This could be a handout to trigger participants to process discrimination. Please add your own examples.

Recent examples of bias shared by friends and family:

A young Somali-American woman wearing a hijab walked into a Walmart Store and two men in bib overalls and boots began yelling, “Get the f___ out of our country!” She said, “Pardon me, I am a U.S. citizen. This is my country, too.” They continued yelling at her. Several people walked in while this was happening, but no one came to her defense.

The only female committee member arrived late to a meeting. The chair said, “Good, our secretary couldn’t make it tonight so Jerry was going to take notes. Now you can take over.” The woman said, “No, Jerry can continue.” After the meeting, Jerry said to her, “If I had known I would be taking notes, I would have shaved my legs.”

Research reveals that male physicians’ careers advance when they become fathers while female physicians’ careers plummet when they become mothers.

Cultural Humility: Habit of Mind and Way of Being

Presented by Kathy McGrail & Marla Rowe Gorosh

Effective teaching about racism in healthcare in an effort to improve healthcare equity requires that learners develop an awareness of, and discomfort with, the status quo, while at the same time not being so triggered that increasing denial and resistance is provoked.  Inviting personal reflection on the lived experience of bias and stereotyping, rather than overwhelming with data, would be expected to be more effective in achieving such awareness and desire to change.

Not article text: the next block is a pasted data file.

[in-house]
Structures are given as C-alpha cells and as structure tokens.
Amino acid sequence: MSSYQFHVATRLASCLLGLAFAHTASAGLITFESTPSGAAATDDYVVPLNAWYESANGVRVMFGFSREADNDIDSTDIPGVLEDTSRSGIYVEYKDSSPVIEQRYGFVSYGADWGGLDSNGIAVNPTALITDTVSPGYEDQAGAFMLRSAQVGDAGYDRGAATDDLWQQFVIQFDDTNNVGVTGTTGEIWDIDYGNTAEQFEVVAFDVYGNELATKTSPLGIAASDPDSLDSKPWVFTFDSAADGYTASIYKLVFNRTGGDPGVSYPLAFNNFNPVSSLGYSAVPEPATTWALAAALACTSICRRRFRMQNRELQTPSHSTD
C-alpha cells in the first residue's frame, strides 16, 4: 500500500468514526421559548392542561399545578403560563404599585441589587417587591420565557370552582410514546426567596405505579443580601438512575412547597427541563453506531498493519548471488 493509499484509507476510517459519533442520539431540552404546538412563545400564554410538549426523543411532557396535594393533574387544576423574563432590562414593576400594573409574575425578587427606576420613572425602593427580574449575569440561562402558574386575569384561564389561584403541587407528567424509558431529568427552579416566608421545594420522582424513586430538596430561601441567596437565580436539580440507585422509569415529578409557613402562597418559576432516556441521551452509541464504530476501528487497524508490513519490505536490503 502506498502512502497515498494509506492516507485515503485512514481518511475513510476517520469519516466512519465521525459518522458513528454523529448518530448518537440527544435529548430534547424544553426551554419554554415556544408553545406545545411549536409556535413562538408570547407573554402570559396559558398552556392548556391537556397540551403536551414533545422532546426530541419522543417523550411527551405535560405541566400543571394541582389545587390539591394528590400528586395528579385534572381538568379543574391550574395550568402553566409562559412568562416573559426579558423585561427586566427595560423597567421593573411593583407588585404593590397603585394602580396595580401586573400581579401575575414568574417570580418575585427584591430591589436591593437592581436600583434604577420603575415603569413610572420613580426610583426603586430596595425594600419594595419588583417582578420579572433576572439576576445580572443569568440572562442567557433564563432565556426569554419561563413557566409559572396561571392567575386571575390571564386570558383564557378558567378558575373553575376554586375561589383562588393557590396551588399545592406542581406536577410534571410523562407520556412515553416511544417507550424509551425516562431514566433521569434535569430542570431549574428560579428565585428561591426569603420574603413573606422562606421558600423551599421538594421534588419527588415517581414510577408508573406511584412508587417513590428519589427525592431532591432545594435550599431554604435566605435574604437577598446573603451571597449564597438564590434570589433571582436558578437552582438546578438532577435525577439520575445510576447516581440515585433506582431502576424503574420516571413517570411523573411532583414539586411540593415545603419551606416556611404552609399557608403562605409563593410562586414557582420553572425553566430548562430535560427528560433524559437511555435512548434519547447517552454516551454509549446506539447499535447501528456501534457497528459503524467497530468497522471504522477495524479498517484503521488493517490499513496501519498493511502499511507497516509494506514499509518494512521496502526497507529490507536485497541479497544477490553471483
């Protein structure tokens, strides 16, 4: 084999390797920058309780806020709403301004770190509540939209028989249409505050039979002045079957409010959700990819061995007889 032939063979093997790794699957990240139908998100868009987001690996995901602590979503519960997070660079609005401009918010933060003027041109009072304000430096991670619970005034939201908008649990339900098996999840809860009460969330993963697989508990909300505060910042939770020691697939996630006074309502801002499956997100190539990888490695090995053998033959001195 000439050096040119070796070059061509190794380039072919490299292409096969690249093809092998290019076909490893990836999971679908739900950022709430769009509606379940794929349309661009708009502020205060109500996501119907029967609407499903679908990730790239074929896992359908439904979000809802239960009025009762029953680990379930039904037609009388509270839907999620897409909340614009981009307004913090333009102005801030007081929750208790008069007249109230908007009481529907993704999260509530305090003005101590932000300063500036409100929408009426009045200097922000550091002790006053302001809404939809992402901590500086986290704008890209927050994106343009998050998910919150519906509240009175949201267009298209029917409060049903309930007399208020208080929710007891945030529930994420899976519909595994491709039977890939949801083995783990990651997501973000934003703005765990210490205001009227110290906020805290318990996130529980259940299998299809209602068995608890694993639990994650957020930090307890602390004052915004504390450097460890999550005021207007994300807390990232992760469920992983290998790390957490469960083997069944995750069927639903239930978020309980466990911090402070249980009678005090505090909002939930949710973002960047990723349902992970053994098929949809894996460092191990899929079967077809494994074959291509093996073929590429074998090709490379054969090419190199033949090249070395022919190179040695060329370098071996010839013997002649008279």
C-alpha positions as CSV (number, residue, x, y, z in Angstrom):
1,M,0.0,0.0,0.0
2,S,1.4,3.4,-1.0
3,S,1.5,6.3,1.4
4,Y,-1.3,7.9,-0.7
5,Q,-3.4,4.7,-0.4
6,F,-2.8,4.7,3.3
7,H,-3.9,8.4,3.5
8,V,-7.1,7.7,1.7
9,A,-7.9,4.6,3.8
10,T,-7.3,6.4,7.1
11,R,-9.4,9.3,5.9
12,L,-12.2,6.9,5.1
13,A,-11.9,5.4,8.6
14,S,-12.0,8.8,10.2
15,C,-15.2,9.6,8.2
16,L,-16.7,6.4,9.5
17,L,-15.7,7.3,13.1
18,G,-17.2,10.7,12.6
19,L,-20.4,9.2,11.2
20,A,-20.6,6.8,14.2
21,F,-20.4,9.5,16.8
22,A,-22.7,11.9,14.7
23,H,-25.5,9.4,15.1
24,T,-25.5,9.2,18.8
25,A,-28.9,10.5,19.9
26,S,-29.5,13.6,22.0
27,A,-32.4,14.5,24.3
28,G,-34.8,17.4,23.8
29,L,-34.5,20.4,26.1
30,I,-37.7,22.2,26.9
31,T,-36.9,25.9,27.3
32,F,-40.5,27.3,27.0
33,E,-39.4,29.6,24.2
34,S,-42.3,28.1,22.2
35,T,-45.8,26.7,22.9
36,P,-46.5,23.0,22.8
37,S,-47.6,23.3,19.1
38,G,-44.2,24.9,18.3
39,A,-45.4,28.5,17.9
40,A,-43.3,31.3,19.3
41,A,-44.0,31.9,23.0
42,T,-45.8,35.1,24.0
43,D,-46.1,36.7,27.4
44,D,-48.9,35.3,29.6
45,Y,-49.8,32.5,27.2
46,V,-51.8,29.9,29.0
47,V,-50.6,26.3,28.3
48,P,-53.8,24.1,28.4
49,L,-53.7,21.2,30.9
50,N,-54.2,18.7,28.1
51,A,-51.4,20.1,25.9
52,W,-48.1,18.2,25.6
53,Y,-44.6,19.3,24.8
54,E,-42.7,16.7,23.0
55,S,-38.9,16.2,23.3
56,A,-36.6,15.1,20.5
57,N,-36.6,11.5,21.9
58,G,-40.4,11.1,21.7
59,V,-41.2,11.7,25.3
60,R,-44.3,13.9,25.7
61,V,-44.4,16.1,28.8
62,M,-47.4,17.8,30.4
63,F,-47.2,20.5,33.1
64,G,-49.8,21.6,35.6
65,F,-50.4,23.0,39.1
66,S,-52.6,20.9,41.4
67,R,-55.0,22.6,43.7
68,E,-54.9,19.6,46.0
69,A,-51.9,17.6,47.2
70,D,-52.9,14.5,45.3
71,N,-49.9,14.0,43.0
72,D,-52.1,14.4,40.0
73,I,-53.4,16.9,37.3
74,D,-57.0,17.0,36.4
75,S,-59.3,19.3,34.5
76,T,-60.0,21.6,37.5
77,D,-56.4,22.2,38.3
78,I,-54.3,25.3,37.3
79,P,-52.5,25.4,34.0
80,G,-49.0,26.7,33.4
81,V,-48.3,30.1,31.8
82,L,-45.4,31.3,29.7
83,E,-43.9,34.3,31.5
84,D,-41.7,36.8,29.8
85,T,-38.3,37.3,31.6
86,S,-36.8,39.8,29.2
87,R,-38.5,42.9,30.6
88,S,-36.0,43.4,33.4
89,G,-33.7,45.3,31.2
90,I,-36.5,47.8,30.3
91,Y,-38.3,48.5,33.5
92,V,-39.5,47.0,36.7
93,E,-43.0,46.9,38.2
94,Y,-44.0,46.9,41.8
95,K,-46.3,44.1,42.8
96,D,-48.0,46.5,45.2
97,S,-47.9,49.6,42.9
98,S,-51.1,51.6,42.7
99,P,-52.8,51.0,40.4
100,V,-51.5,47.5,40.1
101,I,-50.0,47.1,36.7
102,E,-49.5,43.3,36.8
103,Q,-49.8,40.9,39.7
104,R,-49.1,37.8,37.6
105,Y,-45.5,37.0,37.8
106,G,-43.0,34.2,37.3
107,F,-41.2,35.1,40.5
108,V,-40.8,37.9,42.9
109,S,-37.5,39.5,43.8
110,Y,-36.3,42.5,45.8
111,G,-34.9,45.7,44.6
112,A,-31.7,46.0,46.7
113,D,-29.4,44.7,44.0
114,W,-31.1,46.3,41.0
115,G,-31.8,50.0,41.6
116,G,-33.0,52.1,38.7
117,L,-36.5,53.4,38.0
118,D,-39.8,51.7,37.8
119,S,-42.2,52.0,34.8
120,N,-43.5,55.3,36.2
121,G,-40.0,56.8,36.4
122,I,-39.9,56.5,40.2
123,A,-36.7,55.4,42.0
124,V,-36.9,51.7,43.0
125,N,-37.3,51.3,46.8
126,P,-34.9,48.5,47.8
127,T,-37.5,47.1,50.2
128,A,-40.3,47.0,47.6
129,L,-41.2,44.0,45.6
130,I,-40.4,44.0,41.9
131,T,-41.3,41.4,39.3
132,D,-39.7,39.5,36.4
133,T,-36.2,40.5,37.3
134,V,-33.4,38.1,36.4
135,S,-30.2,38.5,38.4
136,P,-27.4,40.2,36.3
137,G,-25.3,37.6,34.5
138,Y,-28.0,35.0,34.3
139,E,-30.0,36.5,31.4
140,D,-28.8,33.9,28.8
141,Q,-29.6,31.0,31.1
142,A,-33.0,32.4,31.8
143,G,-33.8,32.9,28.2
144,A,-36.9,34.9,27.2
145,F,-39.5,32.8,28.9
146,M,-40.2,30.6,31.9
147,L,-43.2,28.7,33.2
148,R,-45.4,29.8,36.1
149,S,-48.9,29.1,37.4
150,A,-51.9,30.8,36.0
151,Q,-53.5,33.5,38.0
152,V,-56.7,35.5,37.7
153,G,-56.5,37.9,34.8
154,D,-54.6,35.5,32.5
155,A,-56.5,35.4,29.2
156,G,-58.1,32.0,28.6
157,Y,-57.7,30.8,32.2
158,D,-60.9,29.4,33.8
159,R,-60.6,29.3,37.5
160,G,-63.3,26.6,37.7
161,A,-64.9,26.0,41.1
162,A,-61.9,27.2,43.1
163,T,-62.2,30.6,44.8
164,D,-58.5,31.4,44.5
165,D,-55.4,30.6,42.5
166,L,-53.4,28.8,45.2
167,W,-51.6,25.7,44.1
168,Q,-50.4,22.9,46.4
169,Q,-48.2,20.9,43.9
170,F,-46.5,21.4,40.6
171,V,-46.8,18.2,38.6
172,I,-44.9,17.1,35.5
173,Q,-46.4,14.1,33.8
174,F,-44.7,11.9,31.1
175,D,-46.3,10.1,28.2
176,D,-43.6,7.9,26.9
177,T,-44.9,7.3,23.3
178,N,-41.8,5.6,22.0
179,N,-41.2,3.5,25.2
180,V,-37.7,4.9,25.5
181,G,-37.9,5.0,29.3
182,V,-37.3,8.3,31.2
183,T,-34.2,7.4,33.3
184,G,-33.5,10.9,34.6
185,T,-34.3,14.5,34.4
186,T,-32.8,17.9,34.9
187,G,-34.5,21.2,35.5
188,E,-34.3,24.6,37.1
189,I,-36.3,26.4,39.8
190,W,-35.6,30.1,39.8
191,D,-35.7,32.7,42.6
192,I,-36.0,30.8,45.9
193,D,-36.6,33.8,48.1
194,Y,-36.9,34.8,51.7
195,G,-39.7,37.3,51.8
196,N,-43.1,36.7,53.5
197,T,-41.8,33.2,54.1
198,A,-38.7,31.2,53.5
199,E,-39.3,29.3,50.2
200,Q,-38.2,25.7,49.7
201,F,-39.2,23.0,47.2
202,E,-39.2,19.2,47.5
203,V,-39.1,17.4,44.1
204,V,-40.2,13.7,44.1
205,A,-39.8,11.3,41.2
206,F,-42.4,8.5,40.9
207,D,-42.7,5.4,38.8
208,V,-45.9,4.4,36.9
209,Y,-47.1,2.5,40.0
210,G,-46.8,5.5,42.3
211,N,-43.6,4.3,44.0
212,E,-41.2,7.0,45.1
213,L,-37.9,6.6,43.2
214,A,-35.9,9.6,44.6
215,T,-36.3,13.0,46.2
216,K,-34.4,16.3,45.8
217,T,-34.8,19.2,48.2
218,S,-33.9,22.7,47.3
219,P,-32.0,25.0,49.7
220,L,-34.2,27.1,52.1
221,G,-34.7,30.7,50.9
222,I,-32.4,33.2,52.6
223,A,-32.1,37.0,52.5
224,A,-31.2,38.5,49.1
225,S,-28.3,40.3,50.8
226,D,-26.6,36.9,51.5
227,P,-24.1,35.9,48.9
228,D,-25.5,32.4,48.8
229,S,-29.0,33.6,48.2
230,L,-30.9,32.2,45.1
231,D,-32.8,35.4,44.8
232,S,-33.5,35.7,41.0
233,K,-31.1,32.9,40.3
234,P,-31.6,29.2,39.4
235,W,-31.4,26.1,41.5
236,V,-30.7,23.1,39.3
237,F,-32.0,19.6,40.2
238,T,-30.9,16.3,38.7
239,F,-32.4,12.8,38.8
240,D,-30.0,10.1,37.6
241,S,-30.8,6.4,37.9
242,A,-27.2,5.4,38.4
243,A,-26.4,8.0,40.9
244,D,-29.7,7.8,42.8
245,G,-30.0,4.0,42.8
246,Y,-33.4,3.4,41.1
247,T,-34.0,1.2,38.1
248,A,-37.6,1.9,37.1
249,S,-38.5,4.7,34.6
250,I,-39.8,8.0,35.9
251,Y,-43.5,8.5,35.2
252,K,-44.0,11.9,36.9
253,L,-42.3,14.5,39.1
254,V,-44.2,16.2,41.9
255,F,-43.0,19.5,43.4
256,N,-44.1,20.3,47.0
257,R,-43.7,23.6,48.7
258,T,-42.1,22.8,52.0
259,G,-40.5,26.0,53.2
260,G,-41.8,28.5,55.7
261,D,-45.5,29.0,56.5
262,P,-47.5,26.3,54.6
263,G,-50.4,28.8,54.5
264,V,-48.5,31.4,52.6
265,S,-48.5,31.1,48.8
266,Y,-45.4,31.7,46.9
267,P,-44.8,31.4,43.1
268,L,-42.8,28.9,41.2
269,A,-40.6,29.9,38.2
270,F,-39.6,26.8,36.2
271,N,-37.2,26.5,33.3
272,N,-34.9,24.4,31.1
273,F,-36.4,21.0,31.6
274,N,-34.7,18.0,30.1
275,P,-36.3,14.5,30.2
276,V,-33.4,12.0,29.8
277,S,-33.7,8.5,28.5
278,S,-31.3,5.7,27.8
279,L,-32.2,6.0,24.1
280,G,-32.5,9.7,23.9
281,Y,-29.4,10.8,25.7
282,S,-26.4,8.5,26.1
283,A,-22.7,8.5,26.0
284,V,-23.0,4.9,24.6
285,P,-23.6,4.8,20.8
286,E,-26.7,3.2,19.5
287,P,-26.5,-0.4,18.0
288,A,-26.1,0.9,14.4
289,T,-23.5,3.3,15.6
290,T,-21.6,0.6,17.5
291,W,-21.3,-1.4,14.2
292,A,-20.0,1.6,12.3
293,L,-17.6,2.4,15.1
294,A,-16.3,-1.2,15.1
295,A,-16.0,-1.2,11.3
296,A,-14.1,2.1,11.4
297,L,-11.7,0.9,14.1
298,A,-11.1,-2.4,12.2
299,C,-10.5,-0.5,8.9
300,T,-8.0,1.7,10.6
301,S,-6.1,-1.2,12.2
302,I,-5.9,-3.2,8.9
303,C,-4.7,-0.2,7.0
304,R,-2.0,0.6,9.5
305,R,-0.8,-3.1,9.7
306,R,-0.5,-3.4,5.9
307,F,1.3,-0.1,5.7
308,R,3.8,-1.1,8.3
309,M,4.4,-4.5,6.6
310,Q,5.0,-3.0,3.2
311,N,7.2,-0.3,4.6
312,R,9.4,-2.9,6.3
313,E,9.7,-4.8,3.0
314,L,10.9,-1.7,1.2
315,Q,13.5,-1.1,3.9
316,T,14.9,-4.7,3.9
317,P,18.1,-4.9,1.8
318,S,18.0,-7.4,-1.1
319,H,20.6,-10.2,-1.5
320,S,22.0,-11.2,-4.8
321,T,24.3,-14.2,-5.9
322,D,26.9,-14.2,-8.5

This workshop will incorporate narrative exercises with reflection and active listening skills to:  generate a personal understanding of bias and stereotyping; create a community of knowledge and understanding; and to practice skills essential to develop and practice cultural humility in any context.

This approach, which can be effective for any group, may assume particular importance in teaching and mentoring of learners who come to this country as international medical graduates. New to this country and culture, arriving sometimes with a more hierarchical approach to medical practice, such learners may experience painful and disorienting messages about their role and their identities. For such learners, this exercise creates an opportunity to reflect on, and talk about these experiences, to feel supported, and to imagine what their own experience may suggest about the experience of their patients